To the author of the AllWays in Fashion blog, who just wrote “it’s clear many of our old friends are returning for another stylish go-round:” this one’s for you! Synchronicity at work.

I’m not in favor of wearing real fur, but I have to admit that the belt and matching clutch purse really jazz up this basic cardigan and pleated skirt costume. I don’t know if the matching shoes came from the illustrator’s imagination or were really in the stock at Butterick’s art department. (I sometimes see the same hat illustrated with several dresses in an issue of Delineator.)

I found the other outfits illustrated with Butterick 1345 less iconic, although 1349 is also classic. Both have skirts with pleats only on the front.

Alternate view and description of Butterick 1349, from 1927.  Surprisingly, it’s described as a “jumper frock,” not a suit or ensemble, although the pattern in the Commercial Pattern Archive says it is a “two-piece frock.”

No. 1349 is third from left below.

Four Butterick patterns from Delineator, March 1927, page 23. From left, 1345, 1297, “jumper frock” 1349, and 1347, called a “bosom front” dress.

In the same issue I found two dresses with an unusual yoke; sheer fabrics were suggested for daytime, which probably means they were afternoon dresses.

Butterick patterns for a box coat (No. 1304), worn over a dress with sheer yoke and box pleated skirt (1337;) third is dress pattern 1335, followed by another sheer-yoked dress, Butterick 1331. Delineator, March 1927, page 22.

Box jacket 1304 over dress 1337. The very simple jacket is accented with dark applied trim. At right, the dress (1337) is illustrated in crepe silk, with a yoke of sheer Georgette, a crepe-like sheer fabric.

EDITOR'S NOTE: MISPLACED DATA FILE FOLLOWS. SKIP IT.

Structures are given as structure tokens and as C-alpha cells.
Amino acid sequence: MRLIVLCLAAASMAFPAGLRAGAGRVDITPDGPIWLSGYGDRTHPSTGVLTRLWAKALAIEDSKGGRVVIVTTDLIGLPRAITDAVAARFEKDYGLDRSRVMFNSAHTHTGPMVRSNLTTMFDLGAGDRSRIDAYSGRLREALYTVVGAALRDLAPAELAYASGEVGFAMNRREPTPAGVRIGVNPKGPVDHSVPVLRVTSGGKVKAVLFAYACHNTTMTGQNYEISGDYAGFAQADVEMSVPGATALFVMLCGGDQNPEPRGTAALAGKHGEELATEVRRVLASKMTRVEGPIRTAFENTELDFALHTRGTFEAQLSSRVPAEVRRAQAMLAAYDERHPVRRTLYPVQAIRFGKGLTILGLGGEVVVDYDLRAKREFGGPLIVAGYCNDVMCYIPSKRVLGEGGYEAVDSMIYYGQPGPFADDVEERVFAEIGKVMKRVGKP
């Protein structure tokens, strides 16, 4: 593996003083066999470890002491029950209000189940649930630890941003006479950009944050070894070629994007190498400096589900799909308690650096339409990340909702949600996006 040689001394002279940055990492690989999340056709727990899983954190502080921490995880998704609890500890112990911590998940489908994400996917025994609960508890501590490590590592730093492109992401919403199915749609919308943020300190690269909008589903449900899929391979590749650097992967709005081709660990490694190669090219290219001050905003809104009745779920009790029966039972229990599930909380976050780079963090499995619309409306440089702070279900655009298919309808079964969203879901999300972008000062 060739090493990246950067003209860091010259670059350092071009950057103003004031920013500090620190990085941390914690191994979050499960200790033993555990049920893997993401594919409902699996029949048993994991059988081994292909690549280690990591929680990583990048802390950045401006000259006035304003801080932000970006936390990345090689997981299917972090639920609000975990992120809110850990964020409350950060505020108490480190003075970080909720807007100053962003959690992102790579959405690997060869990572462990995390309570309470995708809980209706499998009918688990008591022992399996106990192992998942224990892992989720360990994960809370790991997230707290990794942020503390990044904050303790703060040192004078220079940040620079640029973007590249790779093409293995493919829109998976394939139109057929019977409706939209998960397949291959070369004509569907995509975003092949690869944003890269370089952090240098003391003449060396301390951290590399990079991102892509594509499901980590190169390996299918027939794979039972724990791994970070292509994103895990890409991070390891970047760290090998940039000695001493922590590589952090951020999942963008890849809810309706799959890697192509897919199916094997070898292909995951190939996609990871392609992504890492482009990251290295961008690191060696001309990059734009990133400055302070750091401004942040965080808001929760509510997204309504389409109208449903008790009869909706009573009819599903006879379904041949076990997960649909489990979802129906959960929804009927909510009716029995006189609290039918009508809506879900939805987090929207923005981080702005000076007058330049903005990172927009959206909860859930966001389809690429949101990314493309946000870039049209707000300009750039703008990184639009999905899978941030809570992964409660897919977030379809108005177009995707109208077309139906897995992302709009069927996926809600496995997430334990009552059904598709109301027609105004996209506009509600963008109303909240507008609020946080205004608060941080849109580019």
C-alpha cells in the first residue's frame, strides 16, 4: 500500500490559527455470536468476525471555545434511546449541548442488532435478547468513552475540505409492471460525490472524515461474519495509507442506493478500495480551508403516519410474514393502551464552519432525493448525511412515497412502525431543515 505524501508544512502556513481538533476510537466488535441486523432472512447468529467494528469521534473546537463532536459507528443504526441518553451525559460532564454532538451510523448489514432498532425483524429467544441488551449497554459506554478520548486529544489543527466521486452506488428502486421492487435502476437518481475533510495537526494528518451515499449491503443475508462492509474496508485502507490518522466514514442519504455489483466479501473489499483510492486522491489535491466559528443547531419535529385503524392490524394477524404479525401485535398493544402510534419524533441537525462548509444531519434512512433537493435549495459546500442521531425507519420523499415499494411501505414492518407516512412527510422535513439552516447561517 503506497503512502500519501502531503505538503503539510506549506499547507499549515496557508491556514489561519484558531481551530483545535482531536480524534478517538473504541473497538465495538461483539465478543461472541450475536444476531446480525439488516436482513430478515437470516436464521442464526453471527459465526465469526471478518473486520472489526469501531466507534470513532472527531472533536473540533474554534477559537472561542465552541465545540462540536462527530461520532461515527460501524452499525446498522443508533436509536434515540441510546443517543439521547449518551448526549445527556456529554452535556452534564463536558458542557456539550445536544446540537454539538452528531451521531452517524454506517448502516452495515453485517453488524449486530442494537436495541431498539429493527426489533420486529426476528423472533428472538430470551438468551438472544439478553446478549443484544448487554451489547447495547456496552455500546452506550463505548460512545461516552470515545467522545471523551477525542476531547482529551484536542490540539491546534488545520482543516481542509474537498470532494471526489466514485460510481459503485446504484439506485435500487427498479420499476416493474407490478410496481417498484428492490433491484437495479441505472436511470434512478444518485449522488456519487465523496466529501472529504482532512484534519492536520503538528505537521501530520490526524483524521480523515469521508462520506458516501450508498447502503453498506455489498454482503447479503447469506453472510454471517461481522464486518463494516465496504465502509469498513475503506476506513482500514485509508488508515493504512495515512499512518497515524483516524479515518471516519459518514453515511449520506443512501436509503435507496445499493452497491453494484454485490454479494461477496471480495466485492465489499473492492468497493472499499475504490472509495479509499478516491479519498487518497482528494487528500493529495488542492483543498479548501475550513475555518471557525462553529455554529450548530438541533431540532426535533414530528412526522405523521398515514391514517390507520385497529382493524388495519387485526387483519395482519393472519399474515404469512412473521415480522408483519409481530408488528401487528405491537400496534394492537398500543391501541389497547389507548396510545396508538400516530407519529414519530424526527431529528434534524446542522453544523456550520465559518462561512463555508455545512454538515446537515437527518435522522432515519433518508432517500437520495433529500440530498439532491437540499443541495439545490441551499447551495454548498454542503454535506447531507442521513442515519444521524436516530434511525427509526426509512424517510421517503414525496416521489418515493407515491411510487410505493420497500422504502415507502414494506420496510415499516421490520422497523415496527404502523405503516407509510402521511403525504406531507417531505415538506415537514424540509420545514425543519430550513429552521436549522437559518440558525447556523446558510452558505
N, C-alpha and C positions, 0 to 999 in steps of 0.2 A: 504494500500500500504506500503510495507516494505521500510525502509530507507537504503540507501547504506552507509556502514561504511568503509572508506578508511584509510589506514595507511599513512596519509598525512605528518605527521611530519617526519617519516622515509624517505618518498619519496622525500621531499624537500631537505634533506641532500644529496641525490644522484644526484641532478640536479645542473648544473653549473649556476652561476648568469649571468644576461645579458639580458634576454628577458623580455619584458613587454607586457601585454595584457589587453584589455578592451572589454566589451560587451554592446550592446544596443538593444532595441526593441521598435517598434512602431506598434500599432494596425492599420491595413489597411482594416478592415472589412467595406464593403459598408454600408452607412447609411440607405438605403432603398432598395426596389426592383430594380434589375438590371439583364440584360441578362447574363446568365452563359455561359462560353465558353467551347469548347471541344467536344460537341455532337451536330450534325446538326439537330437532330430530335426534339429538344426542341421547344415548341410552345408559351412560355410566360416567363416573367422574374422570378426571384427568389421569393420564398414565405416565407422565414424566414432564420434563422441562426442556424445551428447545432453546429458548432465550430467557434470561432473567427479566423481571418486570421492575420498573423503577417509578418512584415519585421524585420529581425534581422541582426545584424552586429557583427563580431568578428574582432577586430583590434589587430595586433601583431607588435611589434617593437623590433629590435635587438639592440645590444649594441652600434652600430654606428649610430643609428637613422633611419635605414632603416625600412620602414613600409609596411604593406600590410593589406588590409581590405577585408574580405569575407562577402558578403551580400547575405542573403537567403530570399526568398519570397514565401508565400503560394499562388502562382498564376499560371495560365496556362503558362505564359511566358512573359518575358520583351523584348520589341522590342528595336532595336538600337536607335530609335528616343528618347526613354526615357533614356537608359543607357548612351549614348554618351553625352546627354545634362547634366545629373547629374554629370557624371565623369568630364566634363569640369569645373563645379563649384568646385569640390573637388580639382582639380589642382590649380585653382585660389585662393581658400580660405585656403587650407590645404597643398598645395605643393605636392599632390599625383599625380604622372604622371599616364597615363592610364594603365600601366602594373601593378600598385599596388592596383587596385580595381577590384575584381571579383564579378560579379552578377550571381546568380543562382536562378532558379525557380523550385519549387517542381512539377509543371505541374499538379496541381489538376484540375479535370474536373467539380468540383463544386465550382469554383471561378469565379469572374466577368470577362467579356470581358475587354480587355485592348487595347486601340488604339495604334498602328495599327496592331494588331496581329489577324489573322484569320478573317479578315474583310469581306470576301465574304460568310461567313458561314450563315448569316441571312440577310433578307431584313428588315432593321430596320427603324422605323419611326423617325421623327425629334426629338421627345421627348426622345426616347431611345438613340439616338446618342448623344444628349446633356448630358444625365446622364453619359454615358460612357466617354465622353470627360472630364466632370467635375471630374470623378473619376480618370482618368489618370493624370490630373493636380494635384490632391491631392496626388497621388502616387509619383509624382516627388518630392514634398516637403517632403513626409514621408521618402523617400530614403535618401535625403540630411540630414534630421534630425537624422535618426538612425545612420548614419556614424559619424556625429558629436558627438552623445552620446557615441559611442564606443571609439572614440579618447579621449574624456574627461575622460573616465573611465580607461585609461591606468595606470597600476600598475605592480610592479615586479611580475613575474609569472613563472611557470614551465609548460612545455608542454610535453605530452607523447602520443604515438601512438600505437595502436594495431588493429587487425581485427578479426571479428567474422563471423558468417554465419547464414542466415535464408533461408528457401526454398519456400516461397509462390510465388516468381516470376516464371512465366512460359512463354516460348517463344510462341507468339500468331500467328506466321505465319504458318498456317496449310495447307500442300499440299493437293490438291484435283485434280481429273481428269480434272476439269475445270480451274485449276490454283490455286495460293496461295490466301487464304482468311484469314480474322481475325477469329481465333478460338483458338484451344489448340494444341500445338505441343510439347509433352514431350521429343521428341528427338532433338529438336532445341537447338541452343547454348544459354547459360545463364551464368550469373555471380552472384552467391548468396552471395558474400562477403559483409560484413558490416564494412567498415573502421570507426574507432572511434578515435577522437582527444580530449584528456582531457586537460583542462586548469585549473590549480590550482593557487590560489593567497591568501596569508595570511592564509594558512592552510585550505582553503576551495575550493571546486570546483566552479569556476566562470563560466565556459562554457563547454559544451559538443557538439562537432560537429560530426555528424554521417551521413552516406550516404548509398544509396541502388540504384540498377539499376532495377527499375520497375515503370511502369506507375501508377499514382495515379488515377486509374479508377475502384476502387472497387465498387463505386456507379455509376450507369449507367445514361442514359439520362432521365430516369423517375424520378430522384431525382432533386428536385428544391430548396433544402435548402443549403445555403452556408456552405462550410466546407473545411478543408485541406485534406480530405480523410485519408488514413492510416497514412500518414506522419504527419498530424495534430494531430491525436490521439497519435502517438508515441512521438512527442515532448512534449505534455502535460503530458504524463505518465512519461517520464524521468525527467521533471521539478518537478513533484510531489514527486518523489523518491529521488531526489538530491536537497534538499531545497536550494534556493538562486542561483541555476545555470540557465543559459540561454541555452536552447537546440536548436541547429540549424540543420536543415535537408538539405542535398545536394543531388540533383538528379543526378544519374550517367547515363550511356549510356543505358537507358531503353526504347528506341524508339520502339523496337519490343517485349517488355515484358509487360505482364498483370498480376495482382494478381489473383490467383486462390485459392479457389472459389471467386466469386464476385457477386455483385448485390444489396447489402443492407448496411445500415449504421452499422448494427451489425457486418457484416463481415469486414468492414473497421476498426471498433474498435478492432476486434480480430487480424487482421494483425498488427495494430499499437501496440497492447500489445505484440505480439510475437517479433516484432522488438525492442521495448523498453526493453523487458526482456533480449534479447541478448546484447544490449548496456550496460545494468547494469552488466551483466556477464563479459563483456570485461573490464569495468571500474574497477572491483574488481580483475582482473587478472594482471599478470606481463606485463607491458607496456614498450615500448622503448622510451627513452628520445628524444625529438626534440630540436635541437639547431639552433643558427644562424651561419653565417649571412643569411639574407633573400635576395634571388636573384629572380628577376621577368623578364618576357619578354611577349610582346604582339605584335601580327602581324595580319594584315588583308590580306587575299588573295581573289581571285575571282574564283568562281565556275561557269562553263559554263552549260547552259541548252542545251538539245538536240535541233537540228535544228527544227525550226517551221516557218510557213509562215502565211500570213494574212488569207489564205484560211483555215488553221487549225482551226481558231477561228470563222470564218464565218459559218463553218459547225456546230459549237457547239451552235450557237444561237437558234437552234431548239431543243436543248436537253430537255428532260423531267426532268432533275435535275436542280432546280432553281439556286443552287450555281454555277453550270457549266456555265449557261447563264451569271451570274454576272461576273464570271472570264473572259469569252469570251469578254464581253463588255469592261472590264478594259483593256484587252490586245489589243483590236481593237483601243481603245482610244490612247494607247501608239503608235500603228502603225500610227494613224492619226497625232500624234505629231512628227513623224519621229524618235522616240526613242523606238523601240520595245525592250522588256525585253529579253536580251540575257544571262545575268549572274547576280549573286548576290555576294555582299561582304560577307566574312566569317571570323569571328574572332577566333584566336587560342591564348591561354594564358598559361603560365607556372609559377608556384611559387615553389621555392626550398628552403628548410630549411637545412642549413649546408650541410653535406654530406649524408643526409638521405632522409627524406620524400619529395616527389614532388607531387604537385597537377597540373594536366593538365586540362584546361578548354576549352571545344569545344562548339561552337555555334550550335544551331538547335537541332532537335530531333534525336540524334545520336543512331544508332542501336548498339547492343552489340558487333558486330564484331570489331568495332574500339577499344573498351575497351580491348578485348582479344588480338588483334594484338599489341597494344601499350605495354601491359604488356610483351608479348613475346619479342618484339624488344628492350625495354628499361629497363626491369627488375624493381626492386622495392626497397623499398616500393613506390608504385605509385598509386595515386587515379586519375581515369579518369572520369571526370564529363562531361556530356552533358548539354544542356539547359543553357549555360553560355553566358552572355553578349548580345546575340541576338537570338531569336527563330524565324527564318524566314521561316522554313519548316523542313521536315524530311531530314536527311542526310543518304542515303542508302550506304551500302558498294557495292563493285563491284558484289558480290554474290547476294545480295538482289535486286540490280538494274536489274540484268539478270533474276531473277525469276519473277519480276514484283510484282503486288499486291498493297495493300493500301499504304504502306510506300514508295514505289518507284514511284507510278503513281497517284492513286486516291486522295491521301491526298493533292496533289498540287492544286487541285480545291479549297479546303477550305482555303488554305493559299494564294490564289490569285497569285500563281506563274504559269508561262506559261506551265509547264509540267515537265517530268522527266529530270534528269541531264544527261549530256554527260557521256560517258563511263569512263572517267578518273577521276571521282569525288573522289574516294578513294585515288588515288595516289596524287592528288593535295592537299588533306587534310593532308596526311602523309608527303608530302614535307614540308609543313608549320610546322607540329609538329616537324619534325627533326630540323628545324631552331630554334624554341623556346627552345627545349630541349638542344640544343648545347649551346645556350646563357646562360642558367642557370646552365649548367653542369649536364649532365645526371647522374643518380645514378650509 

Alternate views and text describing Butterick 1304 and 1337. To create a suit-like ensemble,  dress 1337 is made using matching fabrics for jacket and dress. From 1927. It was common for 1920’s dresses to have all the fullness in front, with a straight back.

Butterick 1337, bolero dress 1335, and 1331. Delineator, March 1927, p. 22. The dresses right and left are formal day dresses, and the one at right could be made in a sleeveless evening version.

Alternate views and descriptions of Butterick 1335 with “simulated bolero” (in the center)  and yoked dress 1331. (For a “bolero” topped evening gown by Chanel, click here.)

Butterick 1337 and 1331, from 1927. The treatment of the armholes is different, but the yokes are otherwise similar: curved, and low on the sides. They would have been worn over a slip or teddy/combination, so the sheer bodice would have something opaque covering the sides of the breasts.

All the models in these 1927 illustrations have severely shingled hair. Here’s some shingle haircut advice from 1925.

 

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Formal Styles for October, 1926

Afternoon dresses for formal day-time occasions; Butterick 1016 (for “the social butterfly”) came in very large sizes;  7079 is for formal afternoon events, dinners, theater, etc. From Delineator, October 1926.

“1016 — Paris meets the formal demands of Autumn and Winter with frocks suitable for weddings and receptions, for luncheons, tea and bridge. The cut rather than the fabric makes the difference in this mode, for satin crepe, crepe de Chine and crepe meteor are used for simple dresses as well as for the social butterfly shown at the left.  Satin crepe is used for the body and straight skirt and its reverse side for the collar and one-piece slip. The other materials area smart in two shades of the same color or in two harmonizing colors. Georgette and silk voile make charming frocks over matching slips of taffeta or satin…. The collar makes it becoming for women from 36 to 52 bust.” — Delineator, Oct. 1926,  p. 43.